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TdF’09 St.2: Who Else But Cavendish
Race Report: The first road stage of this year’s Tour took the riders inland from the magnificent shores of the Mediterranean to the sprinting battleground of Brignoles. A sacrificial break provided a wholesome appetizer, but a wild bunch sprint was the main course on today’s menu.

It’s hard not to get caught up in the whirlwind that is Mark Cavendish these days. Though we all long for the thrilling underdog fighters, there’s something about watching a dominant rider do his work. With each successive win from Mark Cavendish, his status as the world’s best sprinter bar none is further and further underlined, italicized, and emboldened. It’s a fact. If you go to the line with Mark Cavendish in a good position, your chances of victory are slim, and Cav’s are great.

And so it was today. The rocket propelled Columbia sprinter added another win and further fueled the Columbia Winning Machine. The leadout was perfect, the result in the bag before he ever got going. Tyler Farrar put in a valiant effort to come ’round Cavendish, but there was just nothing doing. It was a great effort, but he not only didn’t come around Cavendish, he lost ground in the closing meters. Instead, he had to contend with the man snapping at his heels – Agritubel’s Roman Feillu. Feillu nearly swiped 2nd place from Farrar’s fingertips.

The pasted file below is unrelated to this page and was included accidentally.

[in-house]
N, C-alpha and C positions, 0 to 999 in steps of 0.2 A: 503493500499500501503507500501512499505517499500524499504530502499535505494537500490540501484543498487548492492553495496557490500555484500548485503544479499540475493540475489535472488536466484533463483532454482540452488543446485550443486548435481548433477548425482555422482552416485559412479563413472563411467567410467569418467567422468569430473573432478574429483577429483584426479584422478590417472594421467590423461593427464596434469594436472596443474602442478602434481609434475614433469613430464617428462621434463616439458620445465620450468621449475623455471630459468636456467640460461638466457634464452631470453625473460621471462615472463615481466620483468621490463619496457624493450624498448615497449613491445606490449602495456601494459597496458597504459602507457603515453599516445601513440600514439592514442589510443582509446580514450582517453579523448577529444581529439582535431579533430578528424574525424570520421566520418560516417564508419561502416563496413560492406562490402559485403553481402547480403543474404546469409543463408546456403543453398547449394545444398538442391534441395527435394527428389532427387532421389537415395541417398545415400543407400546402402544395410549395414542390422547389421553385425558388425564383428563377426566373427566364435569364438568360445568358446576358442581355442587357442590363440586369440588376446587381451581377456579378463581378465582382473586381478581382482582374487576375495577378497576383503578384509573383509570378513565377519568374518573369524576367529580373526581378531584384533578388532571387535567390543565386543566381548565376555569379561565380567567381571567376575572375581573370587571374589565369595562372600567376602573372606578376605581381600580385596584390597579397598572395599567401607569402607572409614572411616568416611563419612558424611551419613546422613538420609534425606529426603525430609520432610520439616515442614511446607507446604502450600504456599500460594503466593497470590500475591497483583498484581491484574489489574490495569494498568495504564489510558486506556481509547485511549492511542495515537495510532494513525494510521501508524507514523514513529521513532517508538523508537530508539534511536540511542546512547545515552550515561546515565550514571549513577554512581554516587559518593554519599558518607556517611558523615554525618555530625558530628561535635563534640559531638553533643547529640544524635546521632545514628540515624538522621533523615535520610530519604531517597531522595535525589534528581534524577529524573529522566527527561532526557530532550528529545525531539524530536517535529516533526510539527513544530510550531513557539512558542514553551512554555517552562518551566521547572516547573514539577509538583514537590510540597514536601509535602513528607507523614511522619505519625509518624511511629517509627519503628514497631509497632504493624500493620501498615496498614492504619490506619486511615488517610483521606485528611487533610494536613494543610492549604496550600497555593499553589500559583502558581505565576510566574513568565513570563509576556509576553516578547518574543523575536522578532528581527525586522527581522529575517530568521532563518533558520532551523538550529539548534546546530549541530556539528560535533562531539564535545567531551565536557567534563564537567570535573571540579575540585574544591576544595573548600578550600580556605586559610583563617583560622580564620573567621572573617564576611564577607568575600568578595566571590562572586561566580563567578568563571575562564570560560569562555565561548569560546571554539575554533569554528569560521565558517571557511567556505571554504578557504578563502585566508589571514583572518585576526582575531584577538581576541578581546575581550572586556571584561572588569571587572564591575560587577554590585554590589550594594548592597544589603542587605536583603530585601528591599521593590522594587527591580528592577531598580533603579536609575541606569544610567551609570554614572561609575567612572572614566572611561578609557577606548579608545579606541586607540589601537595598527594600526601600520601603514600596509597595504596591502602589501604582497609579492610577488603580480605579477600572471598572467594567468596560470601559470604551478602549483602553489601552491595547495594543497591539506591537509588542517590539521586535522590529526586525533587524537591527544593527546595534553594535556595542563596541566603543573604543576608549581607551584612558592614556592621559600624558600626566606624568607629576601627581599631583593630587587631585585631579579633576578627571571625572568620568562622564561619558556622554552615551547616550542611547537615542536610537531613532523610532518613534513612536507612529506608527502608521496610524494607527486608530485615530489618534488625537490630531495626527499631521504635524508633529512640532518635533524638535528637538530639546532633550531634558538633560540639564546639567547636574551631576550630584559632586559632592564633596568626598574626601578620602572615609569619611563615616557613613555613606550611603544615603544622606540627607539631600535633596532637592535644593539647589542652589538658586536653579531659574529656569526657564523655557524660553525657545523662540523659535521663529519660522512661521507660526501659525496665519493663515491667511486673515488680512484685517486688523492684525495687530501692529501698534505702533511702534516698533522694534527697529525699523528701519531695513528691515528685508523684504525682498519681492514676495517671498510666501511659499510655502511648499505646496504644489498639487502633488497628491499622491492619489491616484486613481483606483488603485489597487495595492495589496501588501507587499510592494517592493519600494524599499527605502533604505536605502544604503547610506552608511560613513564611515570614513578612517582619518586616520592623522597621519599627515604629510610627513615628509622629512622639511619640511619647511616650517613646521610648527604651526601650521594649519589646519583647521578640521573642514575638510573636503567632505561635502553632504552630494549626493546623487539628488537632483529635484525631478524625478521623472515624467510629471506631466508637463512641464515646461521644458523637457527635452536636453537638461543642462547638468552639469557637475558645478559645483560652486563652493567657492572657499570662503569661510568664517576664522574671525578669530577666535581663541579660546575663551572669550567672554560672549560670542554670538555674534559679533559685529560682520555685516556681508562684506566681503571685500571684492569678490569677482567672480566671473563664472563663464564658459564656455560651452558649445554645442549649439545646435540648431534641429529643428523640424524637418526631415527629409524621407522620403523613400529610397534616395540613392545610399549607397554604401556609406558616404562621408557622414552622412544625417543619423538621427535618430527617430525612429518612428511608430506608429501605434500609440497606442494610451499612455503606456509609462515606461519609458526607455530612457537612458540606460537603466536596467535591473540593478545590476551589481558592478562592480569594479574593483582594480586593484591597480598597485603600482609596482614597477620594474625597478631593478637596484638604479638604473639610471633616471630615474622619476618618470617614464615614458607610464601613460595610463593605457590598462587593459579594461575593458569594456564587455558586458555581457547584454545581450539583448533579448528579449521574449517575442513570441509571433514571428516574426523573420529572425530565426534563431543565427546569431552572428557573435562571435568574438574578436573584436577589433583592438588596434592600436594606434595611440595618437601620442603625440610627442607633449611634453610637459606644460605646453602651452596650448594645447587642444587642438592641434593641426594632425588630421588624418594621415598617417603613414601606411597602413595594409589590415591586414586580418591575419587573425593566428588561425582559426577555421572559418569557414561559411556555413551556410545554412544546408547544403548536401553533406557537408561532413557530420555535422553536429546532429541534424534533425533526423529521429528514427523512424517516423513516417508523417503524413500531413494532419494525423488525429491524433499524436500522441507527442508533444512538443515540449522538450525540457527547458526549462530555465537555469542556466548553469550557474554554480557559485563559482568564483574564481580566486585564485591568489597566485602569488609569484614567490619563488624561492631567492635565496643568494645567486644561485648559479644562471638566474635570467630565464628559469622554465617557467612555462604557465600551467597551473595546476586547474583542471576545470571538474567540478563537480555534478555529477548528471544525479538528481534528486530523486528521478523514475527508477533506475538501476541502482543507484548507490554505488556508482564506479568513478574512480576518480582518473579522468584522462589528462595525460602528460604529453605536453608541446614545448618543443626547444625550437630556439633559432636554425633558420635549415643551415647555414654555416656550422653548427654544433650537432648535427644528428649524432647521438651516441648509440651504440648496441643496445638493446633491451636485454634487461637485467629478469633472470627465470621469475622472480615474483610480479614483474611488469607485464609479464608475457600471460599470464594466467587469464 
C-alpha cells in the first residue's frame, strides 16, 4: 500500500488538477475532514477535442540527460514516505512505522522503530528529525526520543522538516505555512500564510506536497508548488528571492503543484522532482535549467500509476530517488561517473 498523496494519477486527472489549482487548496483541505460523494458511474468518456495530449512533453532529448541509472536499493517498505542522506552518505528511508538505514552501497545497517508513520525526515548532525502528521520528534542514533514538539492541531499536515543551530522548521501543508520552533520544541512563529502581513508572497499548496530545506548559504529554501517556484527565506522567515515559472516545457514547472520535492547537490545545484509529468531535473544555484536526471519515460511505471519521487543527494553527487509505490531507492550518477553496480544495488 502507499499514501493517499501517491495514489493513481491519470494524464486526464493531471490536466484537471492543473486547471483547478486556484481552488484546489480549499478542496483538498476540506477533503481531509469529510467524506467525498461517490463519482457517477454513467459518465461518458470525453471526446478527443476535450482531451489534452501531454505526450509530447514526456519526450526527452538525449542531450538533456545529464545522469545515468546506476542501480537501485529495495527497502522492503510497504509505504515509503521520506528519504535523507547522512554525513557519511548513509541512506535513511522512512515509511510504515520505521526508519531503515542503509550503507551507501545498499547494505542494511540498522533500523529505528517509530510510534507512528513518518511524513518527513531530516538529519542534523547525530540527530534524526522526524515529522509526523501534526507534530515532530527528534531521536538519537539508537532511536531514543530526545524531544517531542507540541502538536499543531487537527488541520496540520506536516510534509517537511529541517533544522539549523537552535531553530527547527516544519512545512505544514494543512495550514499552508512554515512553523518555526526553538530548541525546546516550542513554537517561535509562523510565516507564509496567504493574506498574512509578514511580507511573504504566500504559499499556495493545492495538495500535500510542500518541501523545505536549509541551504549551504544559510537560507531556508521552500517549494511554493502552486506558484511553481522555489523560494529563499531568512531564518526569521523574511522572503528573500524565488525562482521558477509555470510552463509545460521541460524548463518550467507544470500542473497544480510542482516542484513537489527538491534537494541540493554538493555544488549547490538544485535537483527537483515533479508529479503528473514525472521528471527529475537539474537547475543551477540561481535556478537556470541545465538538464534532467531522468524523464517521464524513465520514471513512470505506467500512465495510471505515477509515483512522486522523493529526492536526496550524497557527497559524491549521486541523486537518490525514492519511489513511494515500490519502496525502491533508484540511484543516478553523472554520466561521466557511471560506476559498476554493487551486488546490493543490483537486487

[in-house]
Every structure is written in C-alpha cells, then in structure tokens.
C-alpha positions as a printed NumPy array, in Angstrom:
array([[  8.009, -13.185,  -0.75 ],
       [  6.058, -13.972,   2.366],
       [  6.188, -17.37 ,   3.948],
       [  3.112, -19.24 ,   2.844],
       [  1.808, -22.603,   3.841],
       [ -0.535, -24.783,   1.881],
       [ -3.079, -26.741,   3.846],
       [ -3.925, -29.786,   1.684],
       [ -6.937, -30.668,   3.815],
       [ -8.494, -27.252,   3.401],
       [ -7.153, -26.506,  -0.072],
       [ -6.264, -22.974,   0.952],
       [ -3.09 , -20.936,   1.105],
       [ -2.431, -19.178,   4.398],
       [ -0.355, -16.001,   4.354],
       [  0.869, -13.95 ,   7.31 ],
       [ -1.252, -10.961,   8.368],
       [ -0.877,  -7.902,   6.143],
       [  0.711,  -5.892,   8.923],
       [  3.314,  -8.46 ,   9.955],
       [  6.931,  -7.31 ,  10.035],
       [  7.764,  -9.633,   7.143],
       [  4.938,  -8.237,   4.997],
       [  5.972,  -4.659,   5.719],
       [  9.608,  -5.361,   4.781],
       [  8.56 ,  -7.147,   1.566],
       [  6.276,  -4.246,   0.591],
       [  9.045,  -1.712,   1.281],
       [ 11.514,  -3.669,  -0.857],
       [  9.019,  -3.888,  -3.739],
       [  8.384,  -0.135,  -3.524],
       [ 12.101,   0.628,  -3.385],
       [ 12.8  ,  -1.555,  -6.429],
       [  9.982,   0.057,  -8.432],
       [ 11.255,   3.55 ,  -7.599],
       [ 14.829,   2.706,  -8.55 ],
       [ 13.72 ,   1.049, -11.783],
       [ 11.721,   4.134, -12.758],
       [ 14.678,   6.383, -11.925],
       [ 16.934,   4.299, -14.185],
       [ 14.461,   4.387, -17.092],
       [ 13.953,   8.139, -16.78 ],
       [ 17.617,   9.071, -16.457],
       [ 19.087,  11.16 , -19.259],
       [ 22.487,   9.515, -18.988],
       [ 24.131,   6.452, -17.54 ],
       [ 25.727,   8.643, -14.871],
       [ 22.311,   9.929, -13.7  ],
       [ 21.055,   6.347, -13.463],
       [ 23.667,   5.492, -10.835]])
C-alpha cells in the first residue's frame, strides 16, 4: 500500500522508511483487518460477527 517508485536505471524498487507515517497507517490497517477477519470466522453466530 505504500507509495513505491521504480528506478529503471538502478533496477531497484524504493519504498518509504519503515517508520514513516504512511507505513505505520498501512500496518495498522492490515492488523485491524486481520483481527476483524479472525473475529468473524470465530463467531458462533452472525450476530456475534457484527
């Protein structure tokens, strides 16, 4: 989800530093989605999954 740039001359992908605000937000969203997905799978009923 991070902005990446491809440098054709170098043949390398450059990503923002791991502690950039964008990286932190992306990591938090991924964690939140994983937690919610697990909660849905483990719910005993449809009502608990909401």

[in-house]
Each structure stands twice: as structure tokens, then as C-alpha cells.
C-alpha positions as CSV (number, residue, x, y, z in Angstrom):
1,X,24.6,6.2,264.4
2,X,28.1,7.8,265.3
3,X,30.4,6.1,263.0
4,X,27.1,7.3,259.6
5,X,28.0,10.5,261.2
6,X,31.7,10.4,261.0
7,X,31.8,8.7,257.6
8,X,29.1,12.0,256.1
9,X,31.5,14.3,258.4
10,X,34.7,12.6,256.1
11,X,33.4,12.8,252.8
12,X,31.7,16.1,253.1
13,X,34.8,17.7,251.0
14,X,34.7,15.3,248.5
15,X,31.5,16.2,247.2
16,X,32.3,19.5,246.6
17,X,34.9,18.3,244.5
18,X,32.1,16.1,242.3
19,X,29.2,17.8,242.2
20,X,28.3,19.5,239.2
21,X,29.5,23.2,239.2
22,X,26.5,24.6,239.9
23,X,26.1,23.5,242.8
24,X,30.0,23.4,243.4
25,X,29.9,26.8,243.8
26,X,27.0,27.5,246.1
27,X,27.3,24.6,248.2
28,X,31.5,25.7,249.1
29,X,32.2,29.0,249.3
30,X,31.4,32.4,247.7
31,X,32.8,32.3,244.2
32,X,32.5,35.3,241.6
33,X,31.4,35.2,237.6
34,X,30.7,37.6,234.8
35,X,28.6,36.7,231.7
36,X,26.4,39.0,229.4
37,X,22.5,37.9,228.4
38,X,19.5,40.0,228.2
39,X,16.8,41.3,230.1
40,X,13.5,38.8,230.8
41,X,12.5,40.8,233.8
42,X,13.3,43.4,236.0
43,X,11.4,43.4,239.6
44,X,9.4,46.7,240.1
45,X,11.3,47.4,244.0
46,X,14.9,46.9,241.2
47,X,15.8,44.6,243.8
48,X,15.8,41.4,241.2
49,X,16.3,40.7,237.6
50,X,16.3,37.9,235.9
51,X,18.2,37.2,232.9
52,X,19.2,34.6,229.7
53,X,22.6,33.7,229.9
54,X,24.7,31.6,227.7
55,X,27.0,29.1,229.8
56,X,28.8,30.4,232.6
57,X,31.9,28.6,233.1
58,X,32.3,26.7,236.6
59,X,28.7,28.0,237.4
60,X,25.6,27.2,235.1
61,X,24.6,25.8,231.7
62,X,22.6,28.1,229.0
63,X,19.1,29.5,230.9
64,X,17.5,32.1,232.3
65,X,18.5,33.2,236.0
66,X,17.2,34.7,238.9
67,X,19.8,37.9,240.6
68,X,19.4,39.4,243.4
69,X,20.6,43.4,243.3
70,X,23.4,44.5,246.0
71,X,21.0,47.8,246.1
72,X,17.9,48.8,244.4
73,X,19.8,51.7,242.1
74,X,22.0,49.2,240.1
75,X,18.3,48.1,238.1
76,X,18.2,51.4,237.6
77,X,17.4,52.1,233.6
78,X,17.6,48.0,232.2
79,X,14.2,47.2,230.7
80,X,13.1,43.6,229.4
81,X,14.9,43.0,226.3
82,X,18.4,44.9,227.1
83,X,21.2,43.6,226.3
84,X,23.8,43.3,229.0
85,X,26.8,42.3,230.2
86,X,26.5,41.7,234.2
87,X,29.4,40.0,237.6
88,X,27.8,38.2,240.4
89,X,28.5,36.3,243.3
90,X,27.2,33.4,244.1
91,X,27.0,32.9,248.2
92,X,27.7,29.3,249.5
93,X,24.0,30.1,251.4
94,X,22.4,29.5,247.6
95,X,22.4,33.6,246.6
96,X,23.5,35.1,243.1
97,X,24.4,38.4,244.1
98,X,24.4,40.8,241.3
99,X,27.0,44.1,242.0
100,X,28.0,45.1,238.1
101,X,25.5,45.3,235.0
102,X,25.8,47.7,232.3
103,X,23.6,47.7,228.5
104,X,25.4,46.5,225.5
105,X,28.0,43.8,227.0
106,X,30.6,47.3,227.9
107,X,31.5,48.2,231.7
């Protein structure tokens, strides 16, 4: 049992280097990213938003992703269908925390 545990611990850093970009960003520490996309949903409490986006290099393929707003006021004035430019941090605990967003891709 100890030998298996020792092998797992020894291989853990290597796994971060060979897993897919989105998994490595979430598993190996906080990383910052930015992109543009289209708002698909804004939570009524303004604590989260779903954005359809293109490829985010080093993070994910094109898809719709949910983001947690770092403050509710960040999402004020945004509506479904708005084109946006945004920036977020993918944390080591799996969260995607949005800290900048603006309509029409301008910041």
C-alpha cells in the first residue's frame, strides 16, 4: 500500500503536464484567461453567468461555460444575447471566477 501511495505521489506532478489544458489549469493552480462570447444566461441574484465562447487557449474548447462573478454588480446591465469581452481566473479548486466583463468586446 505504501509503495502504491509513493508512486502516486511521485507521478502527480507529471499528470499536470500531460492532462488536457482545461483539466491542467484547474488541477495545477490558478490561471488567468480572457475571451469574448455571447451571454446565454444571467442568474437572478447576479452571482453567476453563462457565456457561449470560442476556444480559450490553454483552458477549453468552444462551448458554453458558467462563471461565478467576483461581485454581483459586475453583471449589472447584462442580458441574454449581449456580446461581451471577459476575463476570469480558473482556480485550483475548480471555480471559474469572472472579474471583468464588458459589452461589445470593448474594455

Cav’s margin of victory? Three bike lengths.

Let’s Go Back
Stage 2 had bunch sprint written all over it since the days of the Tour presentation, but it wasn’t one of those typical early Tour flat moseys. This was a tough, rolling course of 187 km, and any sprinter hoping to take the stage would have to do battle with the insanity of an early Tour bunch sprint to go along with the ardors of the lumpy parcours.

Fabian Cancellara and Alberto Contador doing their best to look unhappy.

The stage started in Monaco, immediately headed up the Col de la Turbie at KM 8.5. After that, the race passed through Nice before heading inland to cover the Category 4 climbs of the Cфte de Roquefort-les-Pins, Cфte de Tournon, and the Col de l’Ange.

Columbia’s Tony Martin threw his hat in the ring for the Polka Dots when he took the KOM points over La Turbie. The race was still more or less intact at this point…but not for long.